Quebec unveils new isolation guidelines for those who caught COVID-19 in 5th wave

If you have tested positive for COVID-19 within the last three months, Quebec Public Health says it's now considered unlikely that you will be reinfected at this time.

Those who suspect they have COVID within 3 months of infection don't need to isolate, unless fever presents

Those who already caught COVID-19 after Dec. 20, 2021 and suspect they've been reinfected do not need to isolate unless they have a fever. (Andrew Vaughan/The Canadian Press)

If you caught COVID in this latest, fifth wave and suspect you may be sick with it again, Quebec Public Health has some new advice for you.

Even if you have been in close contact with a positive case lately, public health says it's now considered unlikely that you have been reinfected at this time.

The new isolation guidelines apply to people who caught COVID after Dec. 20, 2021 and who are showing symptoms now or have been in contact with someone who has it.

The guidelines say these cases do not need to isolate unless they have a fever, in which case they should isolate until they have been fever-free for 24 hours without using fever-reducing medication.

These instructions apply for three months after the initial infection since "the risk of reinfection with COVID-19 is low" within this period, the government says.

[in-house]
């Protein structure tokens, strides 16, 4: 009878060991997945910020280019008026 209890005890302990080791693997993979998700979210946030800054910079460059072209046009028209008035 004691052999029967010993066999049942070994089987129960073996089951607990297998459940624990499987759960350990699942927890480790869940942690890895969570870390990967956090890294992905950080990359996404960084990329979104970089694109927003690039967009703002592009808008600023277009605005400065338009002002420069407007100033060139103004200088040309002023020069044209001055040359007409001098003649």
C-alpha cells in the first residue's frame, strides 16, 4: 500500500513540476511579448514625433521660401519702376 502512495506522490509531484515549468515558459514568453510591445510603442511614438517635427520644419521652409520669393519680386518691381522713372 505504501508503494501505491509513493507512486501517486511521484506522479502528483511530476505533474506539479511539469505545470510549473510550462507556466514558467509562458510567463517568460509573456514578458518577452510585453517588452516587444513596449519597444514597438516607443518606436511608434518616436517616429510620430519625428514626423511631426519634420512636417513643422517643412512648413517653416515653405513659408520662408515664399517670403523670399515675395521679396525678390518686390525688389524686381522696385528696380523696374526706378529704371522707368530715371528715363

Quebec Health Minister Christian Dubé unveiled a new COVID-19 self-assessment tool Friday to help people determine whether they need to isolate based on their situation. Those who have been infected within the past three months don't need to use the tool, the government said. 

The site provides a recommendation on instructions to follow, depending on whether the person has symptoms compatible with COVID-19 or has been in contact with a positive case.

Dubé said the site is "one more tool to allow Quebecers to manage their own risk with respect to COVID."

At a Tuesday news conference where he announced sweeping reopening measures in the coming weeks, Premier François Legault said it will be up to each person to evaluate risk and decide what they are comfortable with.

"We're going to have to learn to live with the virus," Legault said.